I sent my husband off yesterday to go Tarpon fishing, then got busy on blog work and the 100 or so other things I seem to do every morning. When he got back he was excited to tell me about his trip, so I assumed he had caught a Tarpon or two. “Oh, no” he said. “I got something even better!” Then he showed me this pic of him holding a big Flounder.
We don’t catch Flounder very often, so you can imagine how excited I was. It’s not the prettiest fish around, but it’s one of the most delicious, light, flaky fish out there and it’s one of my absolute favorites. With fresh Flounder in the house, I tossed aside plans for roast chicken and got busy thinking about how to prepare it for dinner.
This fish doesn’t need a lot of extras because its own delicate flavor and texture should shine through. That said, I wanted to make something tasty. I decided to pan-sear the fillets and top them with a garlic-infused brown butter, lemon rind and parsley (things I just happened to have in my fridge).
Oh my goodness. . .it was SO tasty. But as my last bite approached, I became sad — I guess that’s when you know you’ve made something really good. Doesn’t this look yummy?
If you’ve never made brown butter, this is your chance to try something very easy and very delicious. When butter heats up slowly, the milk solids break down and start to cook, while the water evaporates. The result is a rich and nutty flavor that has so many possibilities when you replace regular butter with this wonderful concoction. It also smells delightful in the kitchen when you’re making it, so that should be motivation enough to give it a try. The key to success is keeping a watchful eye on it as it cooks – otherwise, you’ll have to start all over again 🙂 Want to know how to do it? The recipe is below.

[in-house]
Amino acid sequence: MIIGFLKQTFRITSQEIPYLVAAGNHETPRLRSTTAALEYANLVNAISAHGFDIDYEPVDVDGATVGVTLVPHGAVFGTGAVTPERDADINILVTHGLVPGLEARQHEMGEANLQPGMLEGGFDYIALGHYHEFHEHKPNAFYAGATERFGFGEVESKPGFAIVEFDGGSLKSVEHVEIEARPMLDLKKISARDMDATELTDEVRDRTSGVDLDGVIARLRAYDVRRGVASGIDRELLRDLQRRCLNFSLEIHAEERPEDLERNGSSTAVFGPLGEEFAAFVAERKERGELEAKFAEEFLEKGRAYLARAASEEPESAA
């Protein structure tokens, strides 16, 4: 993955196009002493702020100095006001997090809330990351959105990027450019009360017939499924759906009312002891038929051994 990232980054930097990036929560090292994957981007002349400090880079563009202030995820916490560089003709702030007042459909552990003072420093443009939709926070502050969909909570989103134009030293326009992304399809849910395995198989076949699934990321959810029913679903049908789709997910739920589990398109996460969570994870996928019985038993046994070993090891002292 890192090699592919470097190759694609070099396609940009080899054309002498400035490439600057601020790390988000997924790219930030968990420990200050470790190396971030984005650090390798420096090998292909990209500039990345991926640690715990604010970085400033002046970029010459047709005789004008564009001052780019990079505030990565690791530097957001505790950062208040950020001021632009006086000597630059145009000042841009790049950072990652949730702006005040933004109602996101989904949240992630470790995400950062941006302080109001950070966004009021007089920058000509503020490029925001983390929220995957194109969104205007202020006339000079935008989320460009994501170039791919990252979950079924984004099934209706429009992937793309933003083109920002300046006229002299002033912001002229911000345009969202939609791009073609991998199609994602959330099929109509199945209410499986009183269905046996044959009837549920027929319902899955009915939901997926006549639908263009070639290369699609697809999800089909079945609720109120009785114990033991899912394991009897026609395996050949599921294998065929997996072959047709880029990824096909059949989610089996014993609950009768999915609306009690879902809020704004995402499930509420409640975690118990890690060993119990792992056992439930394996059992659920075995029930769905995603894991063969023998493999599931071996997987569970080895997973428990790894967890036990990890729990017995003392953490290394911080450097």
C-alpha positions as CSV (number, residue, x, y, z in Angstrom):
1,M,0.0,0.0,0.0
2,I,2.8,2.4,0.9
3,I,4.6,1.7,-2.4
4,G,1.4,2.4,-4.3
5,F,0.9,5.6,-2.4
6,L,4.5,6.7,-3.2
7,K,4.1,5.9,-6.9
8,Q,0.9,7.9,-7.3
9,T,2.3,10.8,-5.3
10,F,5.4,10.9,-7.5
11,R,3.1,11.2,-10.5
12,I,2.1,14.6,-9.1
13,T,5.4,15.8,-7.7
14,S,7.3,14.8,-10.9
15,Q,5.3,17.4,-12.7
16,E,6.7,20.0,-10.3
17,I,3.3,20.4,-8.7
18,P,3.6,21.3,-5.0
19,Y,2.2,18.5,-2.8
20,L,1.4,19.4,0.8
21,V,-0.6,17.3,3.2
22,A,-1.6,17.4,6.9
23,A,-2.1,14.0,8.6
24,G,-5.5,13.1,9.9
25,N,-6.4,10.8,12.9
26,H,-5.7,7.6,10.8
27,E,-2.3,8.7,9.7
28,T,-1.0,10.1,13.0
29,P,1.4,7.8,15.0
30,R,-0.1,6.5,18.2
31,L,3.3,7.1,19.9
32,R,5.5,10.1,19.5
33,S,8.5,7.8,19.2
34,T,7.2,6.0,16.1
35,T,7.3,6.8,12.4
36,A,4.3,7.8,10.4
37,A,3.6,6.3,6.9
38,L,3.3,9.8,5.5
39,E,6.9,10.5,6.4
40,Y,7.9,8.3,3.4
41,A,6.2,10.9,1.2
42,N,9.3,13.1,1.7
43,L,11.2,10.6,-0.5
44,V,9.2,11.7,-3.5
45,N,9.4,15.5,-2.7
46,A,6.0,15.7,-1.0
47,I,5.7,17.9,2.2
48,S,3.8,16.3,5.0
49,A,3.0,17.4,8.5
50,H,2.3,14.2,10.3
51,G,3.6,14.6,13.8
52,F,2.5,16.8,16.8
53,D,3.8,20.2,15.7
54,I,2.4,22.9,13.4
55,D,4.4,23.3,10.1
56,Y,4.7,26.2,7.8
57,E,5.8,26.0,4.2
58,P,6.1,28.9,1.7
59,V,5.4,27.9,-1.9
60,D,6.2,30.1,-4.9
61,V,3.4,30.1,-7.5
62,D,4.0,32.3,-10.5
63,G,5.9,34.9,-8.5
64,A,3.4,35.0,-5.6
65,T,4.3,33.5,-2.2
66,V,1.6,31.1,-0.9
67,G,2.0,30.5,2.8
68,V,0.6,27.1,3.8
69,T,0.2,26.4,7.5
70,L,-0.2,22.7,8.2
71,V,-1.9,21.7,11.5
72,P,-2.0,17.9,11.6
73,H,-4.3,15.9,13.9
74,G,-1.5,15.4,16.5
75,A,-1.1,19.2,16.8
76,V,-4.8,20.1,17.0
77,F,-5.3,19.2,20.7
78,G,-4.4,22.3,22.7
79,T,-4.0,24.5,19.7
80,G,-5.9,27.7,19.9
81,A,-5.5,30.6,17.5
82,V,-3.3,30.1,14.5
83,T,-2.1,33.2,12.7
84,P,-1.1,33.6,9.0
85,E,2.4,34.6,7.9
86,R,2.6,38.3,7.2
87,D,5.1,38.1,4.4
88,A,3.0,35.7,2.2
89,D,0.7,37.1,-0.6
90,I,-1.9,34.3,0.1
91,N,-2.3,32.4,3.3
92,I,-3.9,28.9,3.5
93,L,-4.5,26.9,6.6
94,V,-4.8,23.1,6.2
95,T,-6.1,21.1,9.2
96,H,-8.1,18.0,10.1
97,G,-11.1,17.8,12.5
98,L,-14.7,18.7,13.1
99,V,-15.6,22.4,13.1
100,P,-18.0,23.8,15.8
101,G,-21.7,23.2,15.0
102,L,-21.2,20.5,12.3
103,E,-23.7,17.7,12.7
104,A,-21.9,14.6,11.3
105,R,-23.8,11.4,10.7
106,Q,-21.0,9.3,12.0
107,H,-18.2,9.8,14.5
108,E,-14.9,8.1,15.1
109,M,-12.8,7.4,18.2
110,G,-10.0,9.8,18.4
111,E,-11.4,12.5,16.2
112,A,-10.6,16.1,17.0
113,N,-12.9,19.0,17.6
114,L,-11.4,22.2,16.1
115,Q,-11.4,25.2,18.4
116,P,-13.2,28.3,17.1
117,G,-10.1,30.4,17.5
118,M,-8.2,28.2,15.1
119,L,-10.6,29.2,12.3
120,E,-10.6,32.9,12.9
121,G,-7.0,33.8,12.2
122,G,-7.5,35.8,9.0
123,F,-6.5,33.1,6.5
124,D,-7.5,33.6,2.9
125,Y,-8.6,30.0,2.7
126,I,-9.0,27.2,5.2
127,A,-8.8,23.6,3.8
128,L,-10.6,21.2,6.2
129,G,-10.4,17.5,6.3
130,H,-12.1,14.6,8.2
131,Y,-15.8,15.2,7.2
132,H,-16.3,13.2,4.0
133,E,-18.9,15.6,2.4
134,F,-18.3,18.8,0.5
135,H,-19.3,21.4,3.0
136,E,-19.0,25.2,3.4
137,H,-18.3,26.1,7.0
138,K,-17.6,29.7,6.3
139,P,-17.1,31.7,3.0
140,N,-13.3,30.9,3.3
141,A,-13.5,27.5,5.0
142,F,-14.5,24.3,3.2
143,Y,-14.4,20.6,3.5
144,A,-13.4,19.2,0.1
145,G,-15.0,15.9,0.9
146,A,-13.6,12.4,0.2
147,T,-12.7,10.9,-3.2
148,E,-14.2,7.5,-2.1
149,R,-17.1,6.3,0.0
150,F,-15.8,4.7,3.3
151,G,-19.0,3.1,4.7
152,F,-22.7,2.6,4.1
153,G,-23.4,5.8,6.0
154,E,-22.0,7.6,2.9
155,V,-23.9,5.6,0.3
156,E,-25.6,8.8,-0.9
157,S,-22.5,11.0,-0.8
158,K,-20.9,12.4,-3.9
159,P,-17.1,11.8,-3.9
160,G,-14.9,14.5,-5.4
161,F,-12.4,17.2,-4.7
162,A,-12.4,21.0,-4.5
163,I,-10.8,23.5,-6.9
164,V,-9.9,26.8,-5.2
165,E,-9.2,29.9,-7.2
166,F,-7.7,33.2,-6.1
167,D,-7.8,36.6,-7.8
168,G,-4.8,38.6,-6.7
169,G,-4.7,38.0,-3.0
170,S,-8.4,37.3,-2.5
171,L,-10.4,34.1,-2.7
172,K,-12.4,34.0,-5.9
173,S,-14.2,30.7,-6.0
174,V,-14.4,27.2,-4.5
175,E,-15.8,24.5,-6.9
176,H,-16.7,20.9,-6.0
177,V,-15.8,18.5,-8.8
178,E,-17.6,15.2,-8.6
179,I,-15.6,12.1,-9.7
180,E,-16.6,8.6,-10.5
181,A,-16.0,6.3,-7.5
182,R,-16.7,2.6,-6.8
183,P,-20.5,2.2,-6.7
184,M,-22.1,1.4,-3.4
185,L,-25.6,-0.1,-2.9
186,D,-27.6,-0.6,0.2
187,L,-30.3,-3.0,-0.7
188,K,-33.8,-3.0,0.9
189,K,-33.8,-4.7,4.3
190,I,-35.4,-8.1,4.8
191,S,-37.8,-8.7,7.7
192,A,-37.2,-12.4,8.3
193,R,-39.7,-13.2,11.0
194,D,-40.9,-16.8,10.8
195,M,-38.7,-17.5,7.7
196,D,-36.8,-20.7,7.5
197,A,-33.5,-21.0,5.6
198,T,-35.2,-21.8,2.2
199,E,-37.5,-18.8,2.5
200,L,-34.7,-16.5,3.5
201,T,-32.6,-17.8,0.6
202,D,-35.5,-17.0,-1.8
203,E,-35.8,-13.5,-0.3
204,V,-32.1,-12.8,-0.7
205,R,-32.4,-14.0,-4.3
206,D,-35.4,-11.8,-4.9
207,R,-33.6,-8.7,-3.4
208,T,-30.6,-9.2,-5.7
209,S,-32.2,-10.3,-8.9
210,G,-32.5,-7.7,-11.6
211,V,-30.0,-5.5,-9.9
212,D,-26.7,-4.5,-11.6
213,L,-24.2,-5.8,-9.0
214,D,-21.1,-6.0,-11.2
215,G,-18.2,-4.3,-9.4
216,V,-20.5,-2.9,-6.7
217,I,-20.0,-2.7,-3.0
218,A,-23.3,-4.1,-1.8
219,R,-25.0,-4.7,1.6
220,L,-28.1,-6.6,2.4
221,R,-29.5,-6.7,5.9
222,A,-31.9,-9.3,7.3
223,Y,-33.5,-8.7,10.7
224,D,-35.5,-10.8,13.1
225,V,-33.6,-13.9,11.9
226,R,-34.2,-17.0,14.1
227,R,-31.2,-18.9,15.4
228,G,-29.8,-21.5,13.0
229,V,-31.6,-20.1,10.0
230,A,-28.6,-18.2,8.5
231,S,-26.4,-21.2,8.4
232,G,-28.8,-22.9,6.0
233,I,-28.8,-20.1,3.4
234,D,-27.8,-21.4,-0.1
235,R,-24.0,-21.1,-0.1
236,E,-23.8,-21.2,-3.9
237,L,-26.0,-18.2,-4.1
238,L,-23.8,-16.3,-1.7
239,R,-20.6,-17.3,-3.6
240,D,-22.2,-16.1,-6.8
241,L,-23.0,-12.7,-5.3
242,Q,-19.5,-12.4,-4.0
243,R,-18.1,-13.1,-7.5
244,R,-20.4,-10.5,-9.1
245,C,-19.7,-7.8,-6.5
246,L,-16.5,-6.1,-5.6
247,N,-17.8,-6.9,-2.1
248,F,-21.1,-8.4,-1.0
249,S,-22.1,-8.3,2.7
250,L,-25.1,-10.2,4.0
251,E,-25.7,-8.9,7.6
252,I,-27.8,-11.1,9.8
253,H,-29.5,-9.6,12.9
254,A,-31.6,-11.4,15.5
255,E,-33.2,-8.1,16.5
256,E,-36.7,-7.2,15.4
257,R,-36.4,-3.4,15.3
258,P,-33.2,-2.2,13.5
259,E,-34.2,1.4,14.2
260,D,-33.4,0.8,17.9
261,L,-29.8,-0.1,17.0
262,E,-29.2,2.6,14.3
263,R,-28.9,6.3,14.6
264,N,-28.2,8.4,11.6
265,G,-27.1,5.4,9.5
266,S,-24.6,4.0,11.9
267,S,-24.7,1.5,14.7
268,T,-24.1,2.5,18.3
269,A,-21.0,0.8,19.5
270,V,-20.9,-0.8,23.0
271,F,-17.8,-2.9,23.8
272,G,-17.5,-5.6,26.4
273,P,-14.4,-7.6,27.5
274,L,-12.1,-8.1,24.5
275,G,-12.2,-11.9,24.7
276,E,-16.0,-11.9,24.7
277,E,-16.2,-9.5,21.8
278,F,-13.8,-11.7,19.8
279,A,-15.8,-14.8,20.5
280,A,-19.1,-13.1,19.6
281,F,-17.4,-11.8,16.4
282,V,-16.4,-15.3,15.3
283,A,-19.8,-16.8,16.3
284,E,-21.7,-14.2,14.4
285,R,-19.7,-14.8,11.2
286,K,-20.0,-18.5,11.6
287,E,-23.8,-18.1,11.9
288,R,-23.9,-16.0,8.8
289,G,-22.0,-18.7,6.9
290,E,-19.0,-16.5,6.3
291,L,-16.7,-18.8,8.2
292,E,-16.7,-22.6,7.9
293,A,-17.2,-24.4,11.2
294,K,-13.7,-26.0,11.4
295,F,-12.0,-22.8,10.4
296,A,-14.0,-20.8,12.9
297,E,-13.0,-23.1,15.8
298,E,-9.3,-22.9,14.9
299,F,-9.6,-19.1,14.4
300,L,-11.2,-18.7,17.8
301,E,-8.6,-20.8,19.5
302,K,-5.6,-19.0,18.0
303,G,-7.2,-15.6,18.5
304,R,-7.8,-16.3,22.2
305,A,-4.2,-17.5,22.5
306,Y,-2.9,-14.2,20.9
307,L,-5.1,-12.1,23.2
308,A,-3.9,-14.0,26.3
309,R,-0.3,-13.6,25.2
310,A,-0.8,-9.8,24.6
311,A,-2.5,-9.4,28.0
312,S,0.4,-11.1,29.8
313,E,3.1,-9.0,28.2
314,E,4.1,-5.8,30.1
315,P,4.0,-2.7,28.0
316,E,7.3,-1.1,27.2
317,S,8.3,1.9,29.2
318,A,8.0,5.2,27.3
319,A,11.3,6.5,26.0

This brown butter recipe would be tasty on any light, white fish, and I think it would even be yummy on chicken or pork. It’s so good it can go on just about anything. And if you’re not a fan of the garlic I included in the recipe, simply eliminate it and you’ll still have something delicious.
P.S. if you like Flounder and want to try another recipe, check out my Flounder with Mint-Lemon Gremolata.
- 4 Tb. unsalted butter
- 1 clove garlic, minced or pressed
- 2 fresh Flounder fillets
- Dash kosher salt and freshly ground black pepper
- ¼ tsp. Cajun or blackening seasoning (optional)
- 1 tsp. lemon rind, thinly sliced or minced
- Handful fresh parsley, minced
- Lemon wedges
- Don’t use a non-stick pan! You need a clean, stainless pan in order to see the emerging color of the butter as it heats.
- Cut the butter in tablespoon-sized pieces and place in the pan.
- Heat the butter over medium heat - any higher and the butter will easily scorch.
- Stir the butter constantly with a heat-proof spatula or wood spoon. (Note: once I started to heat my butter, I added in the minced garlic). As it warms, the milk solids start to come to the surface and you’ll notice the color start to take on a golden-brown hue. As soon as it becomes the color of caramel, immediately remove it from heat and pour it into a heat-proof dish. Any longer and it will burn and become black, and that’s no fun for anybody! Some of the solids might get mixed into the golden butter, but that’s ok - they’ll just sink to the bottom. You can also pass the butter through a fine mesh strainer to avoid most of the solids.
- Once in a dish, skim away foam or any floating garlic with a small spoon.
- Wipe out the butter residue in the pan with a paper towel.
- Add 1 tsp. olive oil to the pan and heat to medium/high.
- Sprinkle the fillets with salt and pepper (and Cajun or blackening seasoning, if using) on both sides. Place the fillets in the hot oil. Allow the fillets to cook for at least a minute then check to see if there’s a brown crust forming on the first side. Use a very thin spatula to get under the fillets and flip each one carefully. Cook the other side 1-2 minutes. Both sides should be crispy and brown.
- Transfer to a serving plate.
- Top with a little brown butter, parsley and some lemon rind. Sprinkle a little lemon juice, if desired. Season with a little kosher salt, if needed.
- Store any remaining brown butter in the refrigerator, in a tight container, up to 2 weeks.